Attention Parents! Preparing Your Child for College

Mom and Dad: you obviously want what is best for your child. You want them to go to the best schools, get good grades, and maintain a healthy lifestyle so they grow up to be successful, independent individuals.

You motivate them to study, prioritize, and remember their responsibilities. Discipline is inevitably a part of helping your child in these years before applying to college. But when does it become too much? Where do you draw the line?

You still want your child to learn to be more independent as they have to acclimate to the college life (i.e. no parents or guardians around to help). If you become too involved in their life at this stage, constantly over their shoulder and wondering what they are doing 24/7, it can be overwhelming for a young adult.

In fact, by getting too close, you can push them further away. They are already going to do that in a couple months when they go to college. Now is the time to cherish the moments you share together at home.

Of course you don’t want your child to get off track when it comes to looking at and applying to colleges. It is a very stressful time for a high school student- probably the most stressful period at this age. It is NO time to be critical or condescending, as this will only cause more stress/anxiety (you wouldn’t want your child to experience their first ulcer because of your demands, right?)

As independent as they want to be in this process, however, they will need your help to either:

  • A. Keep them motivated to complete application after application,
  • B. Keep them motivated to actually attend college,
  • C. Complete and proofread their application essays, and/or
  • D. Provide the money to pay for the application fee.

After the application process, your child may need advice and tips on how the college life really works. They have to choose which college is best for them, sign up for classes, potentially apply for room and board, and organize their possessions to get ready for move-in day.

These are all occasions in which they need your help. Even though they say they can figure it out for themselves, they will inevitably ask questions as they become more and more nervous for their first day on campus.

Here are a few tips on how to effectively help your child prepare for applying and attending college:

  • Check in occasionally on their application status. You don’t have to nag them constantly about which college they are applying to and how many they have completed (only do this if there are 3 or fewer days until the deadline), but simply ask where they are in their college process.
  • If they need help on their essay, HELP THEM. For me, the personal statement was the most difficult part of the common application, so I asked my parents for ideas on concepts to write about. This is probably going to come up in the application process.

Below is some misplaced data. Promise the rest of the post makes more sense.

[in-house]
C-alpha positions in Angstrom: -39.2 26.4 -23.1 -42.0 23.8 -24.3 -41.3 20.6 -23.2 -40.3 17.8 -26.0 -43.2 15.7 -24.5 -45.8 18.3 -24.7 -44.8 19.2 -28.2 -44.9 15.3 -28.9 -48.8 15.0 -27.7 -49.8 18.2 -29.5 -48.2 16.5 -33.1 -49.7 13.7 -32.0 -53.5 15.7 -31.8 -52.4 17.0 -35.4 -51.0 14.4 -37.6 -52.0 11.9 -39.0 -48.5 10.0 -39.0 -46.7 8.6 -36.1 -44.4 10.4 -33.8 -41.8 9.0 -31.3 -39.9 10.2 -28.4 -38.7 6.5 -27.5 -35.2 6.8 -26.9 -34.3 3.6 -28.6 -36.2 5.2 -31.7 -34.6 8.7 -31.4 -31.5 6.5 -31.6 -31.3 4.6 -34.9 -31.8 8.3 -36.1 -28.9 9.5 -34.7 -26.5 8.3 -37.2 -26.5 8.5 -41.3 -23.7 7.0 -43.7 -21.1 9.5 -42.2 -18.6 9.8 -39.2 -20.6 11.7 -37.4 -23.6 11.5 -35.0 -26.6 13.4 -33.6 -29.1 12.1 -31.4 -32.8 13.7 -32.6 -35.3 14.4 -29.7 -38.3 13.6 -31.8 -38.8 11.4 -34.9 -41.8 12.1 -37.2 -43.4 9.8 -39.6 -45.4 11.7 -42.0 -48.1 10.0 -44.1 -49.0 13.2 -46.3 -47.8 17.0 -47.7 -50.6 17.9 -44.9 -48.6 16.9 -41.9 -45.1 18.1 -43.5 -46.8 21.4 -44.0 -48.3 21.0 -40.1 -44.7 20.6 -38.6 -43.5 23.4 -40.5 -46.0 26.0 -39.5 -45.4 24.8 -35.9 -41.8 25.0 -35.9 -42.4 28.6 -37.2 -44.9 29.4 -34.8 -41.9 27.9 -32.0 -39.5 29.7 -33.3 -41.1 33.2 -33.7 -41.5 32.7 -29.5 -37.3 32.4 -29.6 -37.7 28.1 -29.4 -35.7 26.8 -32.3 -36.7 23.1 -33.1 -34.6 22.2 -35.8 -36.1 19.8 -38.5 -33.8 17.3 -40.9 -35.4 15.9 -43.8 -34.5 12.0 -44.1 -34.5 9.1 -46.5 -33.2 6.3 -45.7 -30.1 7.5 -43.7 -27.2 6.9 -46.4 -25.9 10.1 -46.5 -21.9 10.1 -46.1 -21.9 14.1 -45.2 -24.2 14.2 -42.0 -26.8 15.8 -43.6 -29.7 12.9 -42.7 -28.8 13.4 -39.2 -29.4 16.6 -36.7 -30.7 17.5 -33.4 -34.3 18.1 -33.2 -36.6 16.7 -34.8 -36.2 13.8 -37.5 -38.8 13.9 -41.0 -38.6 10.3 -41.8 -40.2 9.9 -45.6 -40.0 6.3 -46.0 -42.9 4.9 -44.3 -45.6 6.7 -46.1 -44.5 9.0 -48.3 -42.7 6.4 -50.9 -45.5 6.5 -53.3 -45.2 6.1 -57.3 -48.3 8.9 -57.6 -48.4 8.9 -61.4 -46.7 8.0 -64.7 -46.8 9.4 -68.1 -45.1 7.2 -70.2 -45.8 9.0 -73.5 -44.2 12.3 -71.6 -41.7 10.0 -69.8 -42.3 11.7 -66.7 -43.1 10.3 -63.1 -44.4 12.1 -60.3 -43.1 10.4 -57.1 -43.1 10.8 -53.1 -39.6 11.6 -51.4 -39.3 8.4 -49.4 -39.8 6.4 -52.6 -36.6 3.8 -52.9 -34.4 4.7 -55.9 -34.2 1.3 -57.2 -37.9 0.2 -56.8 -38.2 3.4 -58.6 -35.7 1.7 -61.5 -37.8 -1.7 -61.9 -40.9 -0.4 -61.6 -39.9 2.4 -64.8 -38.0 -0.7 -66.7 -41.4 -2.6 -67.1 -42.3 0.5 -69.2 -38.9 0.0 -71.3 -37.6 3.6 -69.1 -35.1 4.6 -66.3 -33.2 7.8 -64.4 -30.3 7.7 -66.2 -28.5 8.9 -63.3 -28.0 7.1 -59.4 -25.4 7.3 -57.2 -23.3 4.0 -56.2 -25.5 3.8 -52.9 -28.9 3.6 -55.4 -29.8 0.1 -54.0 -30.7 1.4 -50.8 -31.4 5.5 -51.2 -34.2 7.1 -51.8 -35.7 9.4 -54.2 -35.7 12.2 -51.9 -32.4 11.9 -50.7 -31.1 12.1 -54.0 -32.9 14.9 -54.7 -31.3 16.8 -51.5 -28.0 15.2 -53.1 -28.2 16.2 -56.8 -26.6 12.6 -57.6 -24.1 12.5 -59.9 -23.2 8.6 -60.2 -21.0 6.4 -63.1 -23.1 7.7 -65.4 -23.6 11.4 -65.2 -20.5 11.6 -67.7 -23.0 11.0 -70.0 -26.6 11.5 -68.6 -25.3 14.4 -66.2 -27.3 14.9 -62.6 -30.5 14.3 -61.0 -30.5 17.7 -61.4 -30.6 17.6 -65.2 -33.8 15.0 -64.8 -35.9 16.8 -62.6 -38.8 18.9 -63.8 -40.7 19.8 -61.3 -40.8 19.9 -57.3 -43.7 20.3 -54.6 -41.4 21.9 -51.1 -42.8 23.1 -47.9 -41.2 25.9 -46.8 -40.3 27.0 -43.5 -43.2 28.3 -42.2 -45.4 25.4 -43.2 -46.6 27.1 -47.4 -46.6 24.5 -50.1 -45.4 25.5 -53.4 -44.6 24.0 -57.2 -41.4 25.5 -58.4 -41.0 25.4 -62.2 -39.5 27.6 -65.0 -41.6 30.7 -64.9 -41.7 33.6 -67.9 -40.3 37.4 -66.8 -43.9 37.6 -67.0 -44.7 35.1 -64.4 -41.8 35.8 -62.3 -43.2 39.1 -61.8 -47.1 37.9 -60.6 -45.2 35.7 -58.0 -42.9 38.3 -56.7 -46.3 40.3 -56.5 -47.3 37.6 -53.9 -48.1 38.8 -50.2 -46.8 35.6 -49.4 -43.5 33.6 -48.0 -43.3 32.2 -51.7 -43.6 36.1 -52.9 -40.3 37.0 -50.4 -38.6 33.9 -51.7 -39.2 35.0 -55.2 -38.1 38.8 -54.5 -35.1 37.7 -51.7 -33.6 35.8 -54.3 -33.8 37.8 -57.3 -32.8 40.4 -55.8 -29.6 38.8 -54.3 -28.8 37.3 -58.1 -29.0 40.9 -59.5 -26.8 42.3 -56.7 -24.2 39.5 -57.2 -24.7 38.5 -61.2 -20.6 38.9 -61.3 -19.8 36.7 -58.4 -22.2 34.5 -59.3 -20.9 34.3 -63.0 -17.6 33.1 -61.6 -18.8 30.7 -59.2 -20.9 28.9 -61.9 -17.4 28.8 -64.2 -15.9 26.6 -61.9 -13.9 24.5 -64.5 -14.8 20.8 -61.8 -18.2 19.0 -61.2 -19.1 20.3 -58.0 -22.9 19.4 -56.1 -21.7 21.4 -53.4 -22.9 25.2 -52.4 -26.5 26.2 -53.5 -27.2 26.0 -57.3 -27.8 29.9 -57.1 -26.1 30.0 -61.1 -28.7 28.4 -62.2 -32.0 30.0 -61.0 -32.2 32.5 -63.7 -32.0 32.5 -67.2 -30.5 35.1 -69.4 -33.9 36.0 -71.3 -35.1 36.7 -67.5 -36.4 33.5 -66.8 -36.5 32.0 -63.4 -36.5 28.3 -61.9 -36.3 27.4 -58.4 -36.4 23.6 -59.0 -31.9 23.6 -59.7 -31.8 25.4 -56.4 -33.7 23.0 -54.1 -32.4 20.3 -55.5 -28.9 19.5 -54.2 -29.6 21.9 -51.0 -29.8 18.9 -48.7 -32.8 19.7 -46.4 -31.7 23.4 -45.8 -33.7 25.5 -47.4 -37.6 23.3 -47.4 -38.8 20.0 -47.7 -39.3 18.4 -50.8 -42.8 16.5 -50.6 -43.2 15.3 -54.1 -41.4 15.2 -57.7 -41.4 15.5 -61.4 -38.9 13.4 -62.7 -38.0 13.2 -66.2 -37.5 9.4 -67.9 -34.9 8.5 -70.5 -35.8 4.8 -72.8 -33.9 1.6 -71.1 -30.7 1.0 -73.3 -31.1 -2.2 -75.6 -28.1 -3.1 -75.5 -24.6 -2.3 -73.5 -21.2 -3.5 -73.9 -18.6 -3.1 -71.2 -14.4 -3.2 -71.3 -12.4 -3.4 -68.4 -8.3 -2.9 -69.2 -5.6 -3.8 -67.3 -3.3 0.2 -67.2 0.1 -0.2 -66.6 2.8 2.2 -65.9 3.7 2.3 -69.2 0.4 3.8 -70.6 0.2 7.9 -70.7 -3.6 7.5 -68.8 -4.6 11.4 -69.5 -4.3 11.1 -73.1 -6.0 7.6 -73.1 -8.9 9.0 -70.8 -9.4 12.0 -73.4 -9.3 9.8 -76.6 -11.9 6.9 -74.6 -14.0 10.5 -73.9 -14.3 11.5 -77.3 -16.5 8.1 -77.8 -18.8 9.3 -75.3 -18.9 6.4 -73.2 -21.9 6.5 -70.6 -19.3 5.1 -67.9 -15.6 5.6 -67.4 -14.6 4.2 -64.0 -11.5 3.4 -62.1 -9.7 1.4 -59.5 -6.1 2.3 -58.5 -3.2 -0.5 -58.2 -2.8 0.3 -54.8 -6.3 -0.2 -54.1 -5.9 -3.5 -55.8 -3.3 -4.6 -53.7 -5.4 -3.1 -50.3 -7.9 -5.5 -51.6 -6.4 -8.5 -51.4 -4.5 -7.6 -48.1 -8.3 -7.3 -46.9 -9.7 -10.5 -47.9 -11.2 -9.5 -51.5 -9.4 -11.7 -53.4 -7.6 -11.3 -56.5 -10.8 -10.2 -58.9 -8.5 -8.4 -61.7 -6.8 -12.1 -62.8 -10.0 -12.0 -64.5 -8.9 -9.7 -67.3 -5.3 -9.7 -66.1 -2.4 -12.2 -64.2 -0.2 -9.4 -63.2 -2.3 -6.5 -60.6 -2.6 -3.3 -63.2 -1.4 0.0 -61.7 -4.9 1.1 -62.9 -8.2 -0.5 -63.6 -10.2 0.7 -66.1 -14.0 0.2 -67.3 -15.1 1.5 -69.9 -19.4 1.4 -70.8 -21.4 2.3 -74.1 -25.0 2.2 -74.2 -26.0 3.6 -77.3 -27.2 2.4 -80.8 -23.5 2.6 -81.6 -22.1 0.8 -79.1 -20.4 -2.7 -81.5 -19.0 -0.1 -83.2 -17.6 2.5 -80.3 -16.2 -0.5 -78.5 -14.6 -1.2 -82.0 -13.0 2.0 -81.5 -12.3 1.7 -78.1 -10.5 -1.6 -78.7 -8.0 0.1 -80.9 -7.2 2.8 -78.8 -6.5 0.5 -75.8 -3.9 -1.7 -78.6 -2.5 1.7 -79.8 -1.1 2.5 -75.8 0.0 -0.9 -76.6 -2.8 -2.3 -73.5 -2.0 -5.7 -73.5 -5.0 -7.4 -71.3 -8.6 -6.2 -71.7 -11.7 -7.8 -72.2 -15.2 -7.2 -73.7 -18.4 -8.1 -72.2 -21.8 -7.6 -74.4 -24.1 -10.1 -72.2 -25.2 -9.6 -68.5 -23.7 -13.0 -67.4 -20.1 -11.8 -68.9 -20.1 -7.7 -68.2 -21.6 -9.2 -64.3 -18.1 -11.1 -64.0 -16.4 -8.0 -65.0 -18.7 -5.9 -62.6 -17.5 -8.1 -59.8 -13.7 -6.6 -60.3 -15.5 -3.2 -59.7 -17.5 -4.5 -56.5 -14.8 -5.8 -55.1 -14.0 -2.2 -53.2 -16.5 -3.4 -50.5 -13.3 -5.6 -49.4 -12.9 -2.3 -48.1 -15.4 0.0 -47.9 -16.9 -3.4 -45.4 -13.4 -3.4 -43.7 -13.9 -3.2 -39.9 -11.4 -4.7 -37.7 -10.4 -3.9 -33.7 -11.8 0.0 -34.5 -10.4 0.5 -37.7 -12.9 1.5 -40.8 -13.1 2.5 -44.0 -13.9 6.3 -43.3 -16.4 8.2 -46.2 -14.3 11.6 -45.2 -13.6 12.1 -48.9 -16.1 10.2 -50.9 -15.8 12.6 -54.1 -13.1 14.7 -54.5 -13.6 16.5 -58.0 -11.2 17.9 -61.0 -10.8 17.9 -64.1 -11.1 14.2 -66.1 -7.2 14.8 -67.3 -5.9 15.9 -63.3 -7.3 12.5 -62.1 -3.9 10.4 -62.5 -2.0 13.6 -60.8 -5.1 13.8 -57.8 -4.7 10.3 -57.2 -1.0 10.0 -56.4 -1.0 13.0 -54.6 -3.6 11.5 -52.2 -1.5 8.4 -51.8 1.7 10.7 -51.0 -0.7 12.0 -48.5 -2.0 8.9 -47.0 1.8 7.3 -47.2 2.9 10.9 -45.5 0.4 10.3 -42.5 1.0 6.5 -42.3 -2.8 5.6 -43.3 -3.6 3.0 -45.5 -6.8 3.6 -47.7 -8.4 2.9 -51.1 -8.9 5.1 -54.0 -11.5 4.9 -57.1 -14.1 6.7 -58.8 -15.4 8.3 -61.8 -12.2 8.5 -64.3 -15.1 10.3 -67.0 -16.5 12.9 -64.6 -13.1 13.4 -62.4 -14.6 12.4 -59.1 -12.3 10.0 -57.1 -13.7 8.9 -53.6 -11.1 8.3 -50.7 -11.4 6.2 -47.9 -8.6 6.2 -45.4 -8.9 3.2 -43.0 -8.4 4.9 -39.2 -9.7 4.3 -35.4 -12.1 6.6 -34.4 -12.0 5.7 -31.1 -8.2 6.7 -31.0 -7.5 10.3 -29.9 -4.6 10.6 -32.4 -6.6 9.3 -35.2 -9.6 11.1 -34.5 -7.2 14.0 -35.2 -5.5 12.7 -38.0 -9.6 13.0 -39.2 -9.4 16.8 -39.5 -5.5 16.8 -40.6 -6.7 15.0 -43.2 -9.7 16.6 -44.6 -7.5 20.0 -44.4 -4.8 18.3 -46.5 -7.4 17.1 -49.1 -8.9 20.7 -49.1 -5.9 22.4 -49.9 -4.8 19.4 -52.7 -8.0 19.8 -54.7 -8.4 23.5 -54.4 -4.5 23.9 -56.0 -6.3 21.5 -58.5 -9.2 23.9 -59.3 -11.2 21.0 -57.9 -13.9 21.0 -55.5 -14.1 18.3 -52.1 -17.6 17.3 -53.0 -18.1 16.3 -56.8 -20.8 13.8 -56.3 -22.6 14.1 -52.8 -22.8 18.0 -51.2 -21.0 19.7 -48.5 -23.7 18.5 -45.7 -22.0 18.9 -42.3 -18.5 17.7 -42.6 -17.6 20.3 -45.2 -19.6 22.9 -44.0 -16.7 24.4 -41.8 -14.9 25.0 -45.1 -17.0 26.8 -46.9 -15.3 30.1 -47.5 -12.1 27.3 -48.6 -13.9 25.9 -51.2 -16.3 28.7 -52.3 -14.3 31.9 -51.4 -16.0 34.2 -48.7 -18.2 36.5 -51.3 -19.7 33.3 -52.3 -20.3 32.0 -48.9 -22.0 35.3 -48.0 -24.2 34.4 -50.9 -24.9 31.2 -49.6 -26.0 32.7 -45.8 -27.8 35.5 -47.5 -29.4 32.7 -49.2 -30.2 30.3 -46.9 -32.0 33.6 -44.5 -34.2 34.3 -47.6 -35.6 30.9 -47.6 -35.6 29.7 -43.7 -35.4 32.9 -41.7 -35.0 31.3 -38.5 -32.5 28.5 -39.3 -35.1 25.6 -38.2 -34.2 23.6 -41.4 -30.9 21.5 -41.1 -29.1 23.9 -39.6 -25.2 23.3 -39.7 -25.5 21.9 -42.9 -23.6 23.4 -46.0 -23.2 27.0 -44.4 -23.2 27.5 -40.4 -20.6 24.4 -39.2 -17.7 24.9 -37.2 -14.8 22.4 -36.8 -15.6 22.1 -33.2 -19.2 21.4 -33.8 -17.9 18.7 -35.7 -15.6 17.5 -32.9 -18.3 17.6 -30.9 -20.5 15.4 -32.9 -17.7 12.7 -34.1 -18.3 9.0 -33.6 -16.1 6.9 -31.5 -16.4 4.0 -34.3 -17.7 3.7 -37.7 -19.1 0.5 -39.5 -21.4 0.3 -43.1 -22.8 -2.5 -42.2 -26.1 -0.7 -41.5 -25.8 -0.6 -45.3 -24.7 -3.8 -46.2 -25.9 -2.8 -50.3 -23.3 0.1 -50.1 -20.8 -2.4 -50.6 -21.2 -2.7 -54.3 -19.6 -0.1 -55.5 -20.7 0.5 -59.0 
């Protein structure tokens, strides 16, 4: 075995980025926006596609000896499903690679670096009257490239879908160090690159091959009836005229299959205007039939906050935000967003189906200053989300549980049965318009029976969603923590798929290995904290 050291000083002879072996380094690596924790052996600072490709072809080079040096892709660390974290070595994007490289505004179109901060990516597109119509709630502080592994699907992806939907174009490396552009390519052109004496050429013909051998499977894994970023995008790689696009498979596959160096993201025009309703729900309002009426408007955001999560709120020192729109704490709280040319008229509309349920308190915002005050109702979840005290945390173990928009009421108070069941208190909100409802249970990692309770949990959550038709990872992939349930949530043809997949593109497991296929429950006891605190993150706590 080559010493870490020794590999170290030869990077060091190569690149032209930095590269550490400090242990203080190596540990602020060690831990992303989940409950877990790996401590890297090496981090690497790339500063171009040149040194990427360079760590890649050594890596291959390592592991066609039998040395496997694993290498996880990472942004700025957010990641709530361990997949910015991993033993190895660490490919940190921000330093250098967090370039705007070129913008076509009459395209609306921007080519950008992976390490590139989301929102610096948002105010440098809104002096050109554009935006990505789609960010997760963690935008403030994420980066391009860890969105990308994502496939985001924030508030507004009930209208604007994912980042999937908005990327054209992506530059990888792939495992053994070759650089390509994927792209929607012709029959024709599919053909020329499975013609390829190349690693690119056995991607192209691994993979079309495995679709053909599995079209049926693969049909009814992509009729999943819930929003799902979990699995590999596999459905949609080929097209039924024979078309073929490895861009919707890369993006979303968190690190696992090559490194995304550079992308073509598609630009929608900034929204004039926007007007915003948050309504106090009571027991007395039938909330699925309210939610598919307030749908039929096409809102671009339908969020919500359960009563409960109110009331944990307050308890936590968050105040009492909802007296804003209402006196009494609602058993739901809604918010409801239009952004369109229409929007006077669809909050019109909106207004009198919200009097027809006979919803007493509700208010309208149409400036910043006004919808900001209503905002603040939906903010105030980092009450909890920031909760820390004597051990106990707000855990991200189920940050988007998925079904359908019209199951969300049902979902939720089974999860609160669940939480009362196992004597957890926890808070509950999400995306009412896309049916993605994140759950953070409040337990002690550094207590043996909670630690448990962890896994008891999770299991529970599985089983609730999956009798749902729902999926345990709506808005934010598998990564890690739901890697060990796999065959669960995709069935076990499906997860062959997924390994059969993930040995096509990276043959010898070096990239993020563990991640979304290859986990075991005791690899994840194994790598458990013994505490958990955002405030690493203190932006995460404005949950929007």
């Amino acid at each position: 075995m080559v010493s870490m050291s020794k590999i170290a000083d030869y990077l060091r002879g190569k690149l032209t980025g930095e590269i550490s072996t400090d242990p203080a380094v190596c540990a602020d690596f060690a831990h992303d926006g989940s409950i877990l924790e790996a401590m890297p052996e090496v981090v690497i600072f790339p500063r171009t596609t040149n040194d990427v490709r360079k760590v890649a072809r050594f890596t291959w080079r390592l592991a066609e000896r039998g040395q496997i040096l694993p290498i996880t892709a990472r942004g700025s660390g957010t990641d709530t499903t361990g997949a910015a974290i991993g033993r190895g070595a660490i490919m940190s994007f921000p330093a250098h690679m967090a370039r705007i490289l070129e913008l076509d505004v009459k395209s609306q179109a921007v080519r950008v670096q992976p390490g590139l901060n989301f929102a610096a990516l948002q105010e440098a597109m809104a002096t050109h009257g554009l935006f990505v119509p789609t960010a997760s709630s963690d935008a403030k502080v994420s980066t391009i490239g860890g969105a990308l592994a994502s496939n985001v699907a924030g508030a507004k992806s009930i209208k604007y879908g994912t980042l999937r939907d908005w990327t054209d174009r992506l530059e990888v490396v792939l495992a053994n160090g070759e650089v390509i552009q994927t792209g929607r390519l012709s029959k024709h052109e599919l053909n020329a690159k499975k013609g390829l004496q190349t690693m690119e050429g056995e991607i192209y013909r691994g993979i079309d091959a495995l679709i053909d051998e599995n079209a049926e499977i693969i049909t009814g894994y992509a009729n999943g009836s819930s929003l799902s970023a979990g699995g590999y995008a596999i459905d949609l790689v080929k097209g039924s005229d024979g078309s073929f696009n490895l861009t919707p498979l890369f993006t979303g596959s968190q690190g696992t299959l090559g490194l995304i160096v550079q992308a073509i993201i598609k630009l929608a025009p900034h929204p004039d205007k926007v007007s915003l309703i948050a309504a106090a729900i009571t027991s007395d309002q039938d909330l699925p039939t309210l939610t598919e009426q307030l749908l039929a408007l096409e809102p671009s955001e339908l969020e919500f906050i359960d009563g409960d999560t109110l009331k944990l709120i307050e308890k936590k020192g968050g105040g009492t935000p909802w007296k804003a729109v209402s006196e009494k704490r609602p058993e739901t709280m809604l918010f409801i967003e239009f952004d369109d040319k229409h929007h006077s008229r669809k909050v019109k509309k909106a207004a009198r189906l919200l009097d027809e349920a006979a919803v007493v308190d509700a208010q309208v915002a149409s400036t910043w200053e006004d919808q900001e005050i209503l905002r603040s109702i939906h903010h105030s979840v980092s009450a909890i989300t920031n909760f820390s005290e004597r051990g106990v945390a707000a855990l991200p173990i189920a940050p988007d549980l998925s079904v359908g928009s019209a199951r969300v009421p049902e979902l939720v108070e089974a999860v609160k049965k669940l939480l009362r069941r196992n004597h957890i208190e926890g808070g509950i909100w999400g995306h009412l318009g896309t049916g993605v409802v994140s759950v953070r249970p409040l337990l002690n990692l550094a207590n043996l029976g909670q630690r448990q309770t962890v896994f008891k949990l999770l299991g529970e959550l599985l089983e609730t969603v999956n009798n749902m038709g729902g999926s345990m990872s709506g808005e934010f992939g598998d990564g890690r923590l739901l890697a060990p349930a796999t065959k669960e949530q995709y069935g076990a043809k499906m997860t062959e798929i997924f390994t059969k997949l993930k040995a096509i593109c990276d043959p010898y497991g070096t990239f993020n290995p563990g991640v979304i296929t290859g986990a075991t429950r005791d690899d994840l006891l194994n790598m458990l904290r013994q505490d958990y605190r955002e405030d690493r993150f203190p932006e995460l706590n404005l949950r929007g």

• Keep up the conversations of college. Talk about all the fun things that college life brings, and how your child will meet new and awesome people when they get to college. Also motivate them by telling them about all the opportunities they have to study different subjects and follow their passions.
  • Do not make a big deal out of paying for applications. This is a very important part of a student’s life, and they want to get into college (so they need their dream AND backup schools), so multiple applications is unavoidable. The fees are just part of the process.
  • Tell them how great your college experience was. Personally, my parents’ stories of college made me even more excited for the first day. Not only did they meet their best friends in college, but they eventually met each other.
  • Help them sort out their belongings for their dorm. It is easy to over-pack for freshman year, but there are only so many “important” things you need to bring for the dorm. Ask them what they really need, and make sure they have pictures of home to bring with them to avoid being homesick.
  • Help them research classes, majors, and campus buildings to help them maintain a peaceful state of mind when starting their first year. Class signups and finding the way through campus can be very overwhelming, so any previous knowledge of campus resources is always beneficial.

College brings the best four years of your child’s life. You don’t want to ruin this time before they even start their first lecture, so help them with anything they need in the application process and maintain the motivation to attend college. This is most effective and optimistic way to ensure your child’s success in their freshman year.

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Megan Heneghan

Megan Heneghan

Megan Heneghan is a junior at the University of California, Davis pursuing a Bachelor’s degree in Communication, as well as a Spanish minor. She is originally from Orange County, where she grew up playing tennis. She is currently a member of the UC Davis Women’s Tennis Team. When she is not studying, she enjoys singing, reading, and cooking all different kinds of food. She also loves spending time with friends and family.
Megan Heneghan

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